If you are a bit confused by this, just imagine the bottom number in the form of a fraction with 1 as its top number. When you read the fractions, you will know right away what kind of note they stand for.

The Bottom Number With Their Corresponding Note Values:

1 – whole note

2 – half note

4 – quarter note

8 – eighth note

16 – sixteenth note

Say for example, a music sheet has 4/4 music time signature, this means that there are 4 beats in a measure and the quarter note gets a beat each time. In the staff, you will find four quarter notes or its corresponding equivalent in one measure. Some of the corresponding equivalents of four quarter notes can be two half notes, one whole note, two quarter notes and four eighths, and a few others more. Your guide for knowing the corresponding equivalents of music time signatures will be the length of duration each note has originally.

4/4 music time signature

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How to Read Music – Definitions to Help You Learn

April 18, 2015

L earning how to read music is like learning another language. It has its own letters, syntax and grammar. Whether you are learning to play the piano through the classic method or the chord method, you’ll have to be familiar with how to read music. A page of music has a lot of symbols and […]

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Music Bar Lines

April 13, 2015

Introducing the Bar In order to represent pitch and tone, music notes need a staff. If you’ll remember from our other lessons, the music staff is a system of five horizontal lines and it provides a foundation for all the beautiful music that we hear. Notes sit on, above, between, and below these lines. But […]

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Learn To Read Music – A Gentle Introduction…

February 24, 2015

Figuring out how to learn to read music may seem intimidating — especially if you’ve never paid any attention to sheet music before. But once you learn the basics, you’ll discover a whole new world that paves a road of confusing symbols with a coat of comfortable, natural, and perfect logic. This article serves as […]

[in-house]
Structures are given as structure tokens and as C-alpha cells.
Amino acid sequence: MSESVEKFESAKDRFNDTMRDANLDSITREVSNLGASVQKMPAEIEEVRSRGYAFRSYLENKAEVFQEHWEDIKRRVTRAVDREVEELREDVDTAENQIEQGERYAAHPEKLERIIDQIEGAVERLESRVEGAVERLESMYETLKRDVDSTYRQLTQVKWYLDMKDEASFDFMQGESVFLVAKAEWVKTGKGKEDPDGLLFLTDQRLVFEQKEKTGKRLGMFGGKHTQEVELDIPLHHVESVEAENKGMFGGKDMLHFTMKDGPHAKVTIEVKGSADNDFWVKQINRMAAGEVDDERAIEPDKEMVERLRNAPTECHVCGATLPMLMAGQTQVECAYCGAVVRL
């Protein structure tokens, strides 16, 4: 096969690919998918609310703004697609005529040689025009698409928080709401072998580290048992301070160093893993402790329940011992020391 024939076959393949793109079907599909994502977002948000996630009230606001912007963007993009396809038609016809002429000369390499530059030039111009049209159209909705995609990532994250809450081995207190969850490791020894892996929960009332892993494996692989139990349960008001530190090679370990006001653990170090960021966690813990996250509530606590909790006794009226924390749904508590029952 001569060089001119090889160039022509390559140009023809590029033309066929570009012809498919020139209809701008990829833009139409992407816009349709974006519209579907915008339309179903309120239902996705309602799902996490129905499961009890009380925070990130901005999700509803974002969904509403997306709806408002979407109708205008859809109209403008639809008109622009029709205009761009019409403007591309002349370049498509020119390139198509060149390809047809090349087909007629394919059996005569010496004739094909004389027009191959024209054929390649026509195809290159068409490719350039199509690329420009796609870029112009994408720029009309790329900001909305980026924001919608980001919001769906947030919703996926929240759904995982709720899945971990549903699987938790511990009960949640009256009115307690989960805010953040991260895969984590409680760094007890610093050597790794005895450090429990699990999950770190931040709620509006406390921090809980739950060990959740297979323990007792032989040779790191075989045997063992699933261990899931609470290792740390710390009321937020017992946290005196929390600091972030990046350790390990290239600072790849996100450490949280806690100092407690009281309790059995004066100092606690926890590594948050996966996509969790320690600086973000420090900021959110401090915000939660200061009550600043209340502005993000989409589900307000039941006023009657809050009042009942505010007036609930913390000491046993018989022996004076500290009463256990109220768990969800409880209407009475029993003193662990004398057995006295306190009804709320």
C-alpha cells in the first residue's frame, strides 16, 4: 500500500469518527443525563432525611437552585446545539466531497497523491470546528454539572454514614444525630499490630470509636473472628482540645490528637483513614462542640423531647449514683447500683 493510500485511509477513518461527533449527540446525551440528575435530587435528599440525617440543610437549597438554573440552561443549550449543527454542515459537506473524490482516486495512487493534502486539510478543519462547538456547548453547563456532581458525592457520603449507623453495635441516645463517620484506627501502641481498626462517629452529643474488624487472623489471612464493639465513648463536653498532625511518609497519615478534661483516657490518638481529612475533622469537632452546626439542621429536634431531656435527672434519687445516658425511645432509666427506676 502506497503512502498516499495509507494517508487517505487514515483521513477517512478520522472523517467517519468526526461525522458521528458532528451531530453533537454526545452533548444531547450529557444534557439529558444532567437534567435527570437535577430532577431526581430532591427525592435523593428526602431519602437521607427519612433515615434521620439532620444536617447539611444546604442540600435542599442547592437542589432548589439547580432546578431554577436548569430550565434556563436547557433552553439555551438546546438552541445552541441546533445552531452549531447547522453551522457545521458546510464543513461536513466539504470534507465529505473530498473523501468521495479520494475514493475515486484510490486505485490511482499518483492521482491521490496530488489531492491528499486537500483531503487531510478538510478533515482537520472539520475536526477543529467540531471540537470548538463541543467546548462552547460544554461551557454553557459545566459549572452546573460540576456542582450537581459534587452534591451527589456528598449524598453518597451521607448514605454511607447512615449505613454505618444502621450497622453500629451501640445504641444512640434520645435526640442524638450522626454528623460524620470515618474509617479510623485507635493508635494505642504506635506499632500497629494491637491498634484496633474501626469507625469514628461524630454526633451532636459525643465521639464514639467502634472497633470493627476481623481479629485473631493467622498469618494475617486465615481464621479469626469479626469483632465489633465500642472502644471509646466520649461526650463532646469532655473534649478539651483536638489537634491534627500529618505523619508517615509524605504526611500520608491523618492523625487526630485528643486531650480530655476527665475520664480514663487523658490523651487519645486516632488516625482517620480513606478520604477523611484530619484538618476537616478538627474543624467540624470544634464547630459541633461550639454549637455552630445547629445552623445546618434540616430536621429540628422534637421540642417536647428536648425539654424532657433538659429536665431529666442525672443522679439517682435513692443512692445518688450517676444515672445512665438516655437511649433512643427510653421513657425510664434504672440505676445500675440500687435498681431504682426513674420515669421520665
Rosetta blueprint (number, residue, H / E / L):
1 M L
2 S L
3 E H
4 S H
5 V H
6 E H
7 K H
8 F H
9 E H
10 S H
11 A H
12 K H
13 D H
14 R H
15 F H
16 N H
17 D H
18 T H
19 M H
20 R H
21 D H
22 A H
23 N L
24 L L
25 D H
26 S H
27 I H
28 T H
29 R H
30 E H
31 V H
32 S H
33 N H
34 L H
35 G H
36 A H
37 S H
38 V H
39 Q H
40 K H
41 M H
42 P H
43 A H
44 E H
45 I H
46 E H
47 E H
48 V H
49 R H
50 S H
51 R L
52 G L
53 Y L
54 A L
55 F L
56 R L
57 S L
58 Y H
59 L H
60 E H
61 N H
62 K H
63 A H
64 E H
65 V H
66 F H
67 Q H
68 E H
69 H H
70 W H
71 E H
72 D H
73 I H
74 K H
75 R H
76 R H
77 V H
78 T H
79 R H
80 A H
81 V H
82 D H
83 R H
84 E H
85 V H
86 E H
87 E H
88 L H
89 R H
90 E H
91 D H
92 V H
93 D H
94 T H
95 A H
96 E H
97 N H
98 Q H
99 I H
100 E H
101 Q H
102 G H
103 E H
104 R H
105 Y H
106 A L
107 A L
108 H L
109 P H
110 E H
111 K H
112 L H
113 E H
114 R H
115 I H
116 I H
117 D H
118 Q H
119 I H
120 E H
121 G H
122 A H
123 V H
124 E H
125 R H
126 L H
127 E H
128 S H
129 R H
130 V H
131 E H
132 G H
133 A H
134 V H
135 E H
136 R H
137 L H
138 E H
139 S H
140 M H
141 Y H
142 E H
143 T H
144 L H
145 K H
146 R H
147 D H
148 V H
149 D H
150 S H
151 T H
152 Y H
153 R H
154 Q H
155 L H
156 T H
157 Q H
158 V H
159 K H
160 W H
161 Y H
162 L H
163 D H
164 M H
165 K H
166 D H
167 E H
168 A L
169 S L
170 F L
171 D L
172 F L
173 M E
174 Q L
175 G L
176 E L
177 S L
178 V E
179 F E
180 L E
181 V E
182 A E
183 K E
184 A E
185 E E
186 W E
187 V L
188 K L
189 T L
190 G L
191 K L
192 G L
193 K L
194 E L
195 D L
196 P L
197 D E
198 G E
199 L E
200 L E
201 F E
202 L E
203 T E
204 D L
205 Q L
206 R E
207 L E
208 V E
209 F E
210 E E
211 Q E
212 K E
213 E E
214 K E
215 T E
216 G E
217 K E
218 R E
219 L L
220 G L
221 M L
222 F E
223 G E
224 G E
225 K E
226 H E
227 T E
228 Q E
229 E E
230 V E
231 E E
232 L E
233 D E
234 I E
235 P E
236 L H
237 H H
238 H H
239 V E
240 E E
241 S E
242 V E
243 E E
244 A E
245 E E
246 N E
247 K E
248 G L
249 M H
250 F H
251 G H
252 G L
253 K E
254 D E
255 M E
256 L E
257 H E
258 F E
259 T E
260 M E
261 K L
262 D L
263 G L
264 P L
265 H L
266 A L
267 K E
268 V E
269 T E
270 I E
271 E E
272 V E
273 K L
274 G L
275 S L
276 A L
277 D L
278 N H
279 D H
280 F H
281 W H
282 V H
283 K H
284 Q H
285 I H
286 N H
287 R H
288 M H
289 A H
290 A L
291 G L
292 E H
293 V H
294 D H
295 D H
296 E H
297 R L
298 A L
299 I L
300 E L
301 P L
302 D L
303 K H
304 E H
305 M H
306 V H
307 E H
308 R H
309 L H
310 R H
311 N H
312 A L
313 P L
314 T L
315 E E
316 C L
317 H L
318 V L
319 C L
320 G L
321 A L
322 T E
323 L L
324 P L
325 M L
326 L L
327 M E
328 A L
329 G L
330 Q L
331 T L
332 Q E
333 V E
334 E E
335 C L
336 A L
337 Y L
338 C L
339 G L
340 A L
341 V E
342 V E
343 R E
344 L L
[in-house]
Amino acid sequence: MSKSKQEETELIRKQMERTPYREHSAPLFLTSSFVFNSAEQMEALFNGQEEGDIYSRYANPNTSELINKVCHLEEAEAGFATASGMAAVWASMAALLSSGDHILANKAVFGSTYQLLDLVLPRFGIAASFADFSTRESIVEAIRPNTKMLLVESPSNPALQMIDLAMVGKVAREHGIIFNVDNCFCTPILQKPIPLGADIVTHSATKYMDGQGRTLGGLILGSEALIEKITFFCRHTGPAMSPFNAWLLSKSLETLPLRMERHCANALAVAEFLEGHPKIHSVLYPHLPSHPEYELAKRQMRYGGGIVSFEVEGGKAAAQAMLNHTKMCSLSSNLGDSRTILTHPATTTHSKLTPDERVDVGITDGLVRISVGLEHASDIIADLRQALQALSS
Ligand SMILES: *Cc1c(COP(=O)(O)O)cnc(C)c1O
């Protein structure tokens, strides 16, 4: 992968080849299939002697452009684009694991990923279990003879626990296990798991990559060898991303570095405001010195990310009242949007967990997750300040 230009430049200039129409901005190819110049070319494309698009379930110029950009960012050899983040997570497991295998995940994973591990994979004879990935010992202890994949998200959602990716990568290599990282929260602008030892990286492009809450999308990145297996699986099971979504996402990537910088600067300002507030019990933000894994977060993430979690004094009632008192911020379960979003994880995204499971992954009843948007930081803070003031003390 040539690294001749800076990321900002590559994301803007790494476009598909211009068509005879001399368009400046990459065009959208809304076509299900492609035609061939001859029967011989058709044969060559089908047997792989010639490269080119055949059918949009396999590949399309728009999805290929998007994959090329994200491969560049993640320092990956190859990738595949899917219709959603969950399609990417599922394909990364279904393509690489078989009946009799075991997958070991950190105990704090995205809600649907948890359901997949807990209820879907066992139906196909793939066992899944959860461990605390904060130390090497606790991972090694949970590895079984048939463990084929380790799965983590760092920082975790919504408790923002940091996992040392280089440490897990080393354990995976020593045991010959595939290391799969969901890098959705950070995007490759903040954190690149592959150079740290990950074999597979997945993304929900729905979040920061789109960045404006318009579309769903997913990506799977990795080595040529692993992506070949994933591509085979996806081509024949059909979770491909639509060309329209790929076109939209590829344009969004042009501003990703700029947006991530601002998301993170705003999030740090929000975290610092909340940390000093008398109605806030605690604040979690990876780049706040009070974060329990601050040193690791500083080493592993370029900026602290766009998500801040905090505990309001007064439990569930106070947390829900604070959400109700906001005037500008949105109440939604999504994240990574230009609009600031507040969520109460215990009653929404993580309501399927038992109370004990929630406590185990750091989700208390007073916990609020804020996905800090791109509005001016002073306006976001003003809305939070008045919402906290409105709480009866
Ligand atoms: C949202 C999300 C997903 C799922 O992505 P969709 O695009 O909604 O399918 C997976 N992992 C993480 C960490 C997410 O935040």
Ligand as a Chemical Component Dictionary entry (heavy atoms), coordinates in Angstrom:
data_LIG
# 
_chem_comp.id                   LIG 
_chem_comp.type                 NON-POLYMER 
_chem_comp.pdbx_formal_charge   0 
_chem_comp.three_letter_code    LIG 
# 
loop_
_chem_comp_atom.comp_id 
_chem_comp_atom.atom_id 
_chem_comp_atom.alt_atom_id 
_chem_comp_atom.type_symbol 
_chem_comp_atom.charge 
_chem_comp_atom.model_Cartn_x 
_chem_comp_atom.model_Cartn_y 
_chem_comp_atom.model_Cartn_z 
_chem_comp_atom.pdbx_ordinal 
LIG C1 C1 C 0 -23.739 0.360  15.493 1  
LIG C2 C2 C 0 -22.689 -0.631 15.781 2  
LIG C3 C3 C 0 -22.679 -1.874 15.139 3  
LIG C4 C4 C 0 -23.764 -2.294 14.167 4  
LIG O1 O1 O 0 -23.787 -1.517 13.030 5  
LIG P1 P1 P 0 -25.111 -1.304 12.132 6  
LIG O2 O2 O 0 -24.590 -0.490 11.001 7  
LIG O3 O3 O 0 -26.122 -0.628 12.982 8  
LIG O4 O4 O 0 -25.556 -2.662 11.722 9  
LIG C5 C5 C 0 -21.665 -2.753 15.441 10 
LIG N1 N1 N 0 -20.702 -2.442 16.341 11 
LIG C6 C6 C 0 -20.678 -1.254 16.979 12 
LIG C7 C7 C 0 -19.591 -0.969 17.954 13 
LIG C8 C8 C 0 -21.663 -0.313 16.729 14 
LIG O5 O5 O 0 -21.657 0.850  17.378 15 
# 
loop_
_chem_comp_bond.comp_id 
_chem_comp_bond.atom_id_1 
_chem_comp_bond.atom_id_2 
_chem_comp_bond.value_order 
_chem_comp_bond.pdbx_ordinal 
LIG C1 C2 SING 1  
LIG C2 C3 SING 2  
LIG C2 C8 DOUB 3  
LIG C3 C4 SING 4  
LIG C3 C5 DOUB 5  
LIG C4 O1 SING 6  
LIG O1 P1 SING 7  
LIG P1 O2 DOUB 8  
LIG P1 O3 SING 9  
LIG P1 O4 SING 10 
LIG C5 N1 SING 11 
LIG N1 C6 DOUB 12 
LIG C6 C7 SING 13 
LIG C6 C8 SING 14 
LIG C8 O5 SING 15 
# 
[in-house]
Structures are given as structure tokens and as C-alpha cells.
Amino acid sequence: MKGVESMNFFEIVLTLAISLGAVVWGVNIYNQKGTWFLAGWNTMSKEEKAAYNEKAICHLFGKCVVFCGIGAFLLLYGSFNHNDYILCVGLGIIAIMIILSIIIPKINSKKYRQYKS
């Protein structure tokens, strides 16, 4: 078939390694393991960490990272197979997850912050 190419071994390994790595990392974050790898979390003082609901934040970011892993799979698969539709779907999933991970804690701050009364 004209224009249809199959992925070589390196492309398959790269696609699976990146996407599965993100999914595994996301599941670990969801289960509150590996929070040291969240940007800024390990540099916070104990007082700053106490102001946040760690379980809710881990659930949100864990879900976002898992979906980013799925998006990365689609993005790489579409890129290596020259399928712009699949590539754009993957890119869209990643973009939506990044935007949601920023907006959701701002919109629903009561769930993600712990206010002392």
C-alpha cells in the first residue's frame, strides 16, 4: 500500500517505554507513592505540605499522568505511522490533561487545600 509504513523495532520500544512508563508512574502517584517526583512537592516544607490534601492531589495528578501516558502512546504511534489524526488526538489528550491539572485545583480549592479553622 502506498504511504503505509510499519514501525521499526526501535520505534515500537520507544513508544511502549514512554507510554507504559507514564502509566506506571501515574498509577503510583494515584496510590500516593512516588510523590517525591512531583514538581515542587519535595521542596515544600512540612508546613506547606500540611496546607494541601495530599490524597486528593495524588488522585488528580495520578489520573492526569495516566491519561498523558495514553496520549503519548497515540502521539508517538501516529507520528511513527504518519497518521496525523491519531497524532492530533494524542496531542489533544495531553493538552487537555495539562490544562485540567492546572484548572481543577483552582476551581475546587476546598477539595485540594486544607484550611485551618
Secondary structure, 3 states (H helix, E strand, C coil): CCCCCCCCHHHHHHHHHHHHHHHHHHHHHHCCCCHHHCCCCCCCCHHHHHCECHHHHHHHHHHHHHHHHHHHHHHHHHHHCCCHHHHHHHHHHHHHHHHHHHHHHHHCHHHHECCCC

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Music Theory Key Signature – The Basics

February 20, 2015

You have been hearing about the music theory key signature during your first piano lesson but do you know what they are made of? Key signatures are actually one of the basic foundations of playing the piano. These music fundamentals guide you in “tuning” the music pieces you are playing. Music theory key signature can […]

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Piano Music Notes – Hear Them Speak To You

February 17, 2015

Unless you plan to play music by ear, you’ll need to learn how to read sheet music for piano. Sheet music displays the notes of a song and musicians interpret it as if they were reading the words of a speech. It isn’t difficult to read piano music notes once you understand the basic structure […]

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Piano Sheet Music Confidential

January 23, 2015

Piano sheet music has been around since the birth of the piano. It is the diary of the process of the composer. All of the heart and soul of piece lies within the notation of the sheet music. Sheet music can be used to record or to create a musical score. Musicians often use it […]

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The Play Piano Roadmap – Your Journey From Beginner To Advanced

January 17, 2015

Whether you already play piano or want to learn, I’m glad you stumbled across this page. It means there’s one more person out there looking for a better way to add music to his or her life, or perhaps to improve on an already established skill set. Either way, welcome. The good new is, I’ve […]

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Piano Lessons Made Easier – How To Read Music Notes

November 18, 2014

One of the basic lessons of learning to play the piano involves how to read music notes. Reading music notes is like learning your ABC’s. Effectively reading music notes requires you to learn the basic parts of a music sheet; sometimes they call this song sheet. If you look at the music sheet, you will […]